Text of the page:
Gold Vinyl Edition
Midlake are a relatively small indie band, so the level of ambition they display on ‘The Trials of Van Occupanther’ is to be commended. From the opening track, ‘Roscoe’, with its laconic lyrics and slowly building chorus, they manage to recreate perfectly the sound of 1980s Fleetwood Mac, a band not known for thinking small.
And though the rest of the album doesn’t quite reach the heady heights of this opener, it’s not for a lack of trying (particularly on ‘Head Home’). The remainder of ‘The Trials of Van Occupanther’ is considerably more downbeat, with distant flutes complementing the vocal harmonies of songs like ‘Bandits’ and ‘Branches’.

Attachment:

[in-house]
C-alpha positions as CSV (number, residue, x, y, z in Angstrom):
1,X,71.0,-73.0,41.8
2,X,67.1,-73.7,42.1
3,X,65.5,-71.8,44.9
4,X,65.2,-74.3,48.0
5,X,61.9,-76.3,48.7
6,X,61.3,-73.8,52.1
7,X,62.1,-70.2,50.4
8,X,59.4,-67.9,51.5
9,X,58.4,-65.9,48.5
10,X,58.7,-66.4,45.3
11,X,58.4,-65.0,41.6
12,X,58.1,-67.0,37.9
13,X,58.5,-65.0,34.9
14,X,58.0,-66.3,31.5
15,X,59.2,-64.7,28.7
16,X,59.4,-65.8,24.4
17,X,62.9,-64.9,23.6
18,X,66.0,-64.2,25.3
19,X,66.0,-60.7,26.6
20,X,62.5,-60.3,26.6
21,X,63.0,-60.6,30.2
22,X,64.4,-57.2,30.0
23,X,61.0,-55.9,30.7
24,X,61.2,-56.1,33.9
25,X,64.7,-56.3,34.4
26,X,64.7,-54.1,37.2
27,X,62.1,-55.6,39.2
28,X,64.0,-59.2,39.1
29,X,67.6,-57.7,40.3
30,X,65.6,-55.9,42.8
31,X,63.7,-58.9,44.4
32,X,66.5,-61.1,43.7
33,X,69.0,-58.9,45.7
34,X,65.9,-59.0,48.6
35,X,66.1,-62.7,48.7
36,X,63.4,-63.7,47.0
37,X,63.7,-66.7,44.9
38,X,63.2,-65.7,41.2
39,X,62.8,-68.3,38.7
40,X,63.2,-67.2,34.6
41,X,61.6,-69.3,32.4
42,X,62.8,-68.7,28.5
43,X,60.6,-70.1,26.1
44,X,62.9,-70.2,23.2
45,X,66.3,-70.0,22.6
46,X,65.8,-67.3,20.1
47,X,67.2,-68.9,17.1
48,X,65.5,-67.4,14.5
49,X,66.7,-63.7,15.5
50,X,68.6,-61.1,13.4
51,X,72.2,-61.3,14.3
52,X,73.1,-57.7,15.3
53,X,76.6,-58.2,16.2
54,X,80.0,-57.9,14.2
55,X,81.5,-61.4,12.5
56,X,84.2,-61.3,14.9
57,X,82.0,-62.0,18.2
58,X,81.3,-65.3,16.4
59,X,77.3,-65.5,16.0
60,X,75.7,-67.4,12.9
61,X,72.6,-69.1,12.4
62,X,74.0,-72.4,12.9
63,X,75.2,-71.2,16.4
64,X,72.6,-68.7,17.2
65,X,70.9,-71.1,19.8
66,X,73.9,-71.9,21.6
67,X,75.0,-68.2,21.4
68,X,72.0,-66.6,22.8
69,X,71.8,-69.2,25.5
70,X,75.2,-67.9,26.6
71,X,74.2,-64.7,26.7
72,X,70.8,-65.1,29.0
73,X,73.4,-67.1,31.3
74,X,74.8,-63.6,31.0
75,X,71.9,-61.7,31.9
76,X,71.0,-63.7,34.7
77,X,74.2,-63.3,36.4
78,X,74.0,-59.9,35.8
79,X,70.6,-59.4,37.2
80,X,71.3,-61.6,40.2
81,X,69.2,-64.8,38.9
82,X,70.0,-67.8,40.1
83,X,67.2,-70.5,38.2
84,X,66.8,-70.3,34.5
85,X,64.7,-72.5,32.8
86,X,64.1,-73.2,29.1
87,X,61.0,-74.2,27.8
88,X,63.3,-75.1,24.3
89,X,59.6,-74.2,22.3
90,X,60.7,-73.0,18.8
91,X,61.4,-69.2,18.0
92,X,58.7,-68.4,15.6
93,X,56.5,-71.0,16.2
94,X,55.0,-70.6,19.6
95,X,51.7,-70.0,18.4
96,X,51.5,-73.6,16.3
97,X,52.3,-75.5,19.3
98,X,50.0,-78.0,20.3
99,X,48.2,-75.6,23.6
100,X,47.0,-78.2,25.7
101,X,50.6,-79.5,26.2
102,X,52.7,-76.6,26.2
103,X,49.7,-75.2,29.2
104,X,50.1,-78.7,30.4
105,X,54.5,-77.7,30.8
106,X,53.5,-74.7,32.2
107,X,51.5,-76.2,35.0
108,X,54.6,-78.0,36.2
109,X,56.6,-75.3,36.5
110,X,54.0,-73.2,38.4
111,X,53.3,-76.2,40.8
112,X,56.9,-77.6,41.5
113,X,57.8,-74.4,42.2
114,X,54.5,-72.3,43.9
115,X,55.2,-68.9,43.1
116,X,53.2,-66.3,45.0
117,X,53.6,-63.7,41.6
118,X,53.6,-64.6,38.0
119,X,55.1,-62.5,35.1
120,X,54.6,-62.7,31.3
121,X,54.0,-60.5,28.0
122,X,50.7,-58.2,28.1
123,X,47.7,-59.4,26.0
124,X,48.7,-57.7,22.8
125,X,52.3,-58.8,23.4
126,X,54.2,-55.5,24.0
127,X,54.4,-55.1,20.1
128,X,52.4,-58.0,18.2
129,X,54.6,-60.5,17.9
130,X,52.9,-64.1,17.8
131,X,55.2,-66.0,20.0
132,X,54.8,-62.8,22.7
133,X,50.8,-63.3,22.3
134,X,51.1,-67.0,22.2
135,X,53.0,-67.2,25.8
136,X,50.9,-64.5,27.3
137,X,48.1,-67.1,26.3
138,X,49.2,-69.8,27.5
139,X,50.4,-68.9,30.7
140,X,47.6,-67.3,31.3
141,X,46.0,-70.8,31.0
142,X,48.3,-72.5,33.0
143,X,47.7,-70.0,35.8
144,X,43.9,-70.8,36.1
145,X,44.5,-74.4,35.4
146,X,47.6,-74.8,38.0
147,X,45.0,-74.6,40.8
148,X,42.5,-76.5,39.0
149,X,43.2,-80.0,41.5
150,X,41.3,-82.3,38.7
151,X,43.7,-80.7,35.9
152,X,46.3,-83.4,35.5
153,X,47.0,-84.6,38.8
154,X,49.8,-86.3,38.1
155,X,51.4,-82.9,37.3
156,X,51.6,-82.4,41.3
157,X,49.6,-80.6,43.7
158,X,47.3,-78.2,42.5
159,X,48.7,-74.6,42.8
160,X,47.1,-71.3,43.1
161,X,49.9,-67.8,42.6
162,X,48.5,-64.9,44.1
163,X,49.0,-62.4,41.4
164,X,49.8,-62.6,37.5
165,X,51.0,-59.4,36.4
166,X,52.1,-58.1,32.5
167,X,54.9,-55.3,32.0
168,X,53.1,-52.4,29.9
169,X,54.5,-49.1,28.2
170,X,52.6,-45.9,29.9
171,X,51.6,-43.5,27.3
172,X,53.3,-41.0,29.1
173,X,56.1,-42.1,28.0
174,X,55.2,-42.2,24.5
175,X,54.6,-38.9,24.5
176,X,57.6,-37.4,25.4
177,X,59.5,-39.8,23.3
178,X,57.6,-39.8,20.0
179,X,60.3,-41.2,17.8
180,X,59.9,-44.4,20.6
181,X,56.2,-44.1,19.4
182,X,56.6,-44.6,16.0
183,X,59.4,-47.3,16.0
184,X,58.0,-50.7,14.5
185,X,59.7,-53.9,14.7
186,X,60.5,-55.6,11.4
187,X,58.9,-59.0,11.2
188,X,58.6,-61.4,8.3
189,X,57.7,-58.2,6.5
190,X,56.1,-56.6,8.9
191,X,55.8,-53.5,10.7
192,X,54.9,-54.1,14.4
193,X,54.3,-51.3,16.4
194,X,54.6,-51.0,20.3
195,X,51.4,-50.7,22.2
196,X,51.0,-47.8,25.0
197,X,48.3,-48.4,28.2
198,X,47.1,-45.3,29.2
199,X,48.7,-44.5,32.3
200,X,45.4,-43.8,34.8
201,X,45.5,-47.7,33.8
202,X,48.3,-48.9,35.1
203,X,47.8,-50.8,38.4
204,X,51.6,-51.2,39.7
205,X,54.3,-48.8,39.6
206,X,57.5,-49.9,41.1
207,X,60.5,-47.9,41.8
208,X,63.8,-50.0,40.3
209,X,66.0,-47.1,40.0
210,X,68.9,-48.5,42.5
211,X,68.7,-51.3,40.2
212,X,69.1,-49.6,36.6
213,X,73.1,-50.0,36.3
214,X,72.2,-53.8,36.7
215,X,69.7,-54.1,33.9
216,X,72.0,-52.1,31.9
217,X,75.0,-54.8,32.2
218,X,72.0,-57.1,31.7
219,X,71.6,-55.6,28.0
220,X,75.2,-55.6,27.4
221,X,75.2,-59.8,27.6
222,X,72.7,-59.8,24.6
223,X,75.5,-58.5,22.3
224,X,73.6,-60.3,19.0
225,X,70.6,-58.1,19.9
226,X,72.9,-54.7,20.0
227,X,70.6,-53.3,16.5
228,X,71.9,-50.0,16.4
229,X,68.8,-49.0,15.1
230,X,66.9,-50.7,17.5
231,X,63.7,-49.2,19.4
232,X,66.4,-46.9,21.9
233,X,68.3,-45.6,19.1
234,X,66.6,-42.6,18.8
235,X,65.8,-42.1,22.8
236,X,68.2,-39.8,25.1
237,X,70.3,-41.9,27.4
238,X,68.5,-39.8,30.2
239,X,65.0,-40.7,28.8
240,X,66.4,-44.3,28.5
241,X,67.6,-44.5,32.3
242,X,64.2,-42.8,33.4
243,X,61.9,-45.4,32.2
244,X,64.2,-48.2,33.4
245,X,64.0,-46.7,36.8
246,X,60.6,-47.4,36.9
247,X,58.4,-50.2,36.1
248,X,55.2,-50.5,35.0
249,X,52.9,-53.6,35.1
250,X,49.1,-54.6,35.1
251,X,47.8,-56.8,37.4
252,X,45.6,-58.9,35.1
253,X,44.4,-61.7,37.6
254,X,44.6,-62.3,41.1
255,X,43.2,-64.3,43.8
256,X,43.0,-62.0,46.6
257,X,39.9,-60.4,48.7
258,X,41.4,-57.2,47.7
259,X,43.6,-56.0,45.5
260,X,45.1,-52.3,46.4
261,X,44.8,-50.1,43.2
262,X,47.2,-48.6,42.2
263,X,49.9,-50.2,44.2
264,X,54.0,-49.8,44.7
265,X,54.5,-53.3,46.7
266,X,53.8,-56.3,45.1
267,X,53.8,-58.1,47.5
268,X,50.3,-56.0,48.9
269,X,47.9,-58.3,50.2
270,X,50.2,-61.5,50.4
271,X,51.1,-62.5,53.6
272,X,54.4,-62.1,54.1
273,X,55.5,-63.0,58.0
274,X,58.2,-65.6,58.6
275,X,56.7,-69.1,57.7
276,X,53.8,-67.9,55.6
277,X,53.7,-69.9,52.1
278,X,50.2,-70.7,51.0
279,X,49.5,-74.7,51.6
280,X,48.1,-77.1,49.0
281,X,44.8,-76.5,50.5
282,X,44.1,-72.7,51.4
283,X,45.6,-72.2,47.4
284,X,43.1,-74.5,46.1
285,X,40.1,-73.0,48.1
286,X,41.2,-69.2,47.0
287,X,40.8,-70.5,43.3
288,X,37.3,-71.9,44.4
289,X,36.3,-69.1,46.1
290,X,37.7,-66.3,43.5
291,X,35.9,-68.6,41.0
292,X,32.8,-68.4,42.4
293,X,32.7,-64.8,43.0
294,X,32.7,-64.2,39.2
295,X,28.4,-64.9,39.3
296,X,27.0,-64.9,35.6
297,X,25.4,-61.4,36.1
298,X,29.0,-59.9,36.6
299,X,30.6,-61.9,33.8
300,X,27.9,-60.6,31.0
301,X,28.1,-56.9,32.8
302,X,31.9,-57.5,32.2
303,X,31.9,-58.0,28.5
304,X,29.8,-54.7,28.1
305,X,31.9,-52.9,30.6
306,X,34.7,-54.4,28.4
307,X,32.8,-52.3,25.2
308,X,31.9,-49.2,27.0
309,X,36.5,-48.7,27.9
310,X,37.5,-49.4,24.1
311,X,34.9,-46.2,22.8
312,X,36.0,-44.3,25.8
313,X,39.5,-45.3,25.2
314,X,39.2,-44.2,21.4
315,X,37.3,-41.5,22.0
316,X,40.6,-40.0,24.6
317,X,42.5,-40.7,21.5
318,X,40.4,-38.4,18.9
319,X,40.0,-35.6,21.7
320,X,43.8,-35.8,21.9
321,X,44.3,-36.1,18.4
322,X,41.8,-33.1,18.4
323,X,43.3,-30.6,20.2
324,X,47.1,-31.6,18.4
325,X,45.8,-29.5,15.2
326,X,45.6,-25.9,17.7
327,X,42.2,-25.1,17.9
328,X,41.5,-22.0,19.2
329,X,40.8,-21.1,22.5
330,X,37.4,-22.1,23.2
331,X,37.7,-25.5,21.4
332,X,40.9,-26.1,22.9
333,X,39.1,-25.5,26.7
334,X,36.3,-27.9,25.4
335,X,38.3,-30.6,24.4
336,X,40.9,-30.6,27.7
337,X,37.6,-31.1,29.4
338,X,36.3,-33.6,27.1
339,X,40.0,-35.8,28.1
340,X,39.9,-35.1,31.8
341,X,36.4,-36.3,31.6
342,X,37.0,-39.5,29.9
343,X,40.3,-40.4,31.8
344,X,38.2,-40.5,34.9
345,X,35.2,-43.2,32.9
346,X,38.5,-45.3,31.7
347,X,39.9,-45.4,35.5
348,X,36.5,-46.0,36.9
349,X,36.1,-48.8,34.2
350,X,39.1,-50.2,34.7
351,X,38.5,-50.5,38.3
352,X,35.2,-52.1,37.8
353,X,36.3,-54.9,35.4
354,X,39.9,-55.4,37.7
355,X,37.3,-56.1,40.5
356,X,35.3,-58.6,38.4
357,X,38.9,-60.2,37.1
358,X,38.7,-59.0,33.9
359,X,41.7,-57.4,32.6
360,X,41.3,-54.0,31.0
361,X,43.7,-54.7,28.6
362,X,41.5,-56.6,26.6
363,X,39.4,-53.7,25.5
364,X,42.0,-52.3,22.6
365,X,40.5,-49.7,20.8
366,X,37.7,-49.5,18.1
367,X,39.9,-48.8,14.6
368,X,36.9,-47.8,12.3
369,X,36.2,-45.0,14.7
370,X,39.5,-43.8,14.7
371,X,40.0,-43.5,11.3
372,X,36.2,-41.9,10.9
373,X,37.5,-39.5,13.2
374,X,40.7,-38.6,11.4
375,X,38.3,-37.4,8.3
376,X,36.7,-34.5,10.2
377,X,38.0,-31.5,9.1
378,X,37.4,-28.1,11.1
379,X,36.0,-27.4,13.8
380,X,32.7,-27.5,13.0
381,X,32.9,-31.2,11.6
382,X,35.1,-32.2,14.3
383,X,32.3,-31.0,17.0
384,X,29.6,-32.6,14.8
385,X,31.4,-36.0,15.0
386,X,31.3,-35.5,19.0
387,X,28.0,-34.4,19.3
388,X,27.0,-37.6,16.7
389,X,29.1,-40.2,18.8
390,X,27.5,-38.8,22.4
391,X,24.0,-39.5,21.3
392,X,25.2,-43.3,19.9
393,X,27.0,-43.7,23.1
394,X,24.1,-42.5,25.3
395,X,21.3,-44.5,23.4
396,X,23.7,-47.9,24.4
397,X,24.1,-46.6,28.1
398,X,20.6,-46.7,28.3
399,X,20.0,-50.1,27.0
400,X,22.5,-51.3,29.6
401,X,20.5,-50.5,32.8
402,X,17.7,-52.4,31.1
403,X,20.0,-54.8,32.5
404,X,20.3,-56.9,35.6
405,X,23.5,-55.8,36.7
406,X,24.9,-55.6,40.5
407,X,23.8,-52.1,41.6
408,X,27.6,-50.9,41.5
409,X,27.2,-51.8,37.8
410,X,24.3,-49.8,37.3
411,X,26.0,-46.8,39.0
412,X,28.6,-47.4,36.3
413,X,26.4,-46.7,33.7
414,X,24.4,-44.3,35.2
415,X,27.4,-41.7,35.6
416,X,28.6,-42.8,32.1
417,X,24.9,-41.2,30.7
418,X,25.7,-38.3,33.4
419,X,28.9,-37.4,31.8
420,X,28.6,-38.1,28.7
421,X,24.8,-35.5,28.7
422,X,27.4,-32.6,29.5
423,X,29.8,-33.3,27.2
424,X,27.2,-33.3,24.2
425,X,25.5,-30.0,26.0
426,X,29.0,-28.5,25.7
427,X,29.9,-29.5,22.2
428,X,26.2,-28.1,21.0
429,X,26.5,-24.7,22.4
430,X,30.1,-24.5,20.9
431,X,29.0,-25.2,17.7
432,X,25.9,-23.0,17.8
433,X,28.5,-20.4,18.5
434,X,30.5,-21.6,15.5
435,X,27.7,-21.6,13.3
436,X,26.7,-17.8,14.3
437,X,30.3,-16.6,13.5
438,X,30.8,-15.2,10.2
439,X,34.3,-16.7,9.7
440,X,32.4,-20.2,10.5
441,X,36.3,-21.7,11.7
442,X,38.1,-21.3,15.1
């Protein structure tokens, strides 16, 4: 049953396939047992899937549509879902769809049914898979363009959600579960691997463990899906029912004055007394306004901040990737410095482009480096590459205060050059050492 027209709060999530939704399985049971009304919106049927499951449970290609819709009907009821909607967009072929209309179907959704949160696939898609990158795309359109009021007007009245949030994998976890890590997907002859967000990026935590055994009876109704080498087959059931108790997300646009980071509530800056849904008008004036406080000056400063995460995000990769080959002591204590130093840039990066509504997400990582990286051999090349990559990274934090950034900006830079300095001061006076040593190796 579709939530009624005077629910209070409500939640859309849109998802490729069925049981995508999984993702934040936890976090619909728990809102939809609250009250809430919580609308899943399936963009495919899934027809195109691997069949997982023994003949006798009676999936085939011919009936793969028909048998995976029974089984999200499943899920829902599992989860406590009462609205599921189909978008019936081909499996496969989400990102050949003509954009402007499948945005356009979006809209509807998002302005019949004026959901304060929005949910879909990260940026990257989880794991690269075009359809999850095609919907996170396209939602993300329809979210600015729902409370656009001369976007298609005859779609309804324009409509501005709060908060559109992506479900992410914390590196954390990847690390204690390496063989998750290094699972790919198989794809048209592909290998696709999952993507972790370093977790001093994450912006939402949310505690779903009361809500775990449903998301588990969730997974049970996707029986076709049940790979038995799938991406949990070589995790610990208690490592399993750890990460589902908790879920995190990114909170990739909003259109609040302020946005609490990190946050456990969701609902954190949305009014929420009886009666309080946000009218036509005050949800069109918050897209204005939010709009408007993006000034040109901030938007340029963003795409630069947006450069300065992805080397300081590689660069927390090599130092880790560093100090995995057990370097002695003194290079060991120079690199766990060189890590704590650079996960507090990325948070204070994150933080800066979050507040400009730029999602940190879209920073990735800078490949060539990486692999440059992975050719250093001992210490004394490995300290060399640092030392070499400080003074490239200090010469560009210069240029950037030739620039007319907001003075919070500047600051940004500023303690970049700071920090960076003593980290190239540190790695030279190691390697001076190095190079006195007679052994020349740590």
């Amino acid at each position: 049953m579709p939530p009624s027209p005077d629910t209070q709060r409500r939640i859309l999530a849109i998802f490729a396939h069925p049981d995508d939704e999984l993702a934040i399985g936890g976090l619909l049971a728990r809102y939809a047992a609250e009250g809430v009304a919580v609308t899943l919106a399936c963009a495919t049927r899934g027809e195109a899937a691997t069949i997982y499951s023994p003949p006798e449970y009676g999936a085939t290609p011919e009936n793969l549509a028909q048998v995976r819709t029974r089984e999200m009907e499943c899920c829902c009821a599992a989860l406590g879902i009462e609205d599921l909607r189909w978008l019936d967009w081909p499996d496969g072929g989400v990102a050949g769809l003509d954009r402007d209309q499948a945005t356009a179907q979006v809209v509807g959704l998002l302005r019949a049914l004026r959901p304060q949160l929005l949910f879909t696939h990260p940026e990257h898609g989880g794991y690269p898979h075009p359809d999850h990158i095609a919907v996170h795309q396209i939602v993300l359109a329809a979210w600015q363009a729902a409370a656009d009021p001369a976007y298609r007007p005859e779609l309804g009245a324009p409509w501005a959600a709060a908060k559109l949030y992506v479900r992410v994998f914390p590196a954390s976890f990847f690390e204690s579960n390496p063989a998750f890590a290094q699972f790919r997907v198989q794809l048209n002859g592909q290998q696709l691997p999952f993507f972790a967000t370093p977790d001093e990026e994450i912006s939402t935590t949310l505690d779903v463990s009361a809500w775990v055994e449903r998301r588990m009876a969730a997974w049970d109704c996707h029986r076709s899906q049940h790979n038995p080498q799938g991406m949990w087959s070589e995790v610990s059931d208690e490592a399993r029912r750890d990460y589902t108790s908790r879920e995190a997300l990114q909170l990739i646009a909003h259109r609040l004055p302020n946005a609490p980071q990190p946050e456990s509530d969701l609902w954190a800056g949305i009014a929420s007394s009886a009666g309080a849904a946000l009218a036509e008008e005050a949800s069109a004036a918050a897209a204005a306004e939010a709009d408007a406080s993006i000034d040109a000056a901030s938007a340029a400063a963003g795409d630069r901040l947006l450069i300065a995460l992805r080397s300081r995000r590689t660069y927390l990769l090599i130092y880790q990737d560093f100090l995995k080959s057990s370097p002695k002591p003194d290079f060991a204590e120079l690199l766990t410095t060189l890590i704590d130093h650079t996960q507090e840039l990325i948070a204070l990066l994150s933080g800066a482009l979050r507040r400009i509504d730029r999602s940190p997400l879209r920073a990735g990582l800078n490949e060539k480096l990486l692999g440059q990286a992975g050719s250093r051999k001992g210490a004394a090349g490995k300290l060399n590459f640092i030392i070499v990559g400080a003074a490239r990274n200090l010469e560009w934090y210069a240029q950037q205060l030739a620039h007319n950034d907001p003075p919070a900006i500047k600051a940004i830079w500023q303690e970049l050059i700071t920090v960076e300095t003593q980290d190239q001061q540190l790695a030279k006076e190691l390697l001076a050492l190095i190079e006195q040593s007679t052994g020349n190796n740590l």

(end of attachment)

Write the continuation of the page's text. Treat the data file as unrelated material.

Where Midlake particularly excel, though, is when, like Grandaddy before them, they draw their inspiration from the classic rock that they seem to love so much, adapting and modernising it. So in addition to the anthemic ‘Roscoe’, they evoke the Gram Parsons-era Byrds or even The Band on ‘Van Occupanther’ and the road-ready ‘It Covers the Hillsides’.
‘The Trials of Van Occupanther’ is an album that's steeped in musical history yet possessing an identity all its own.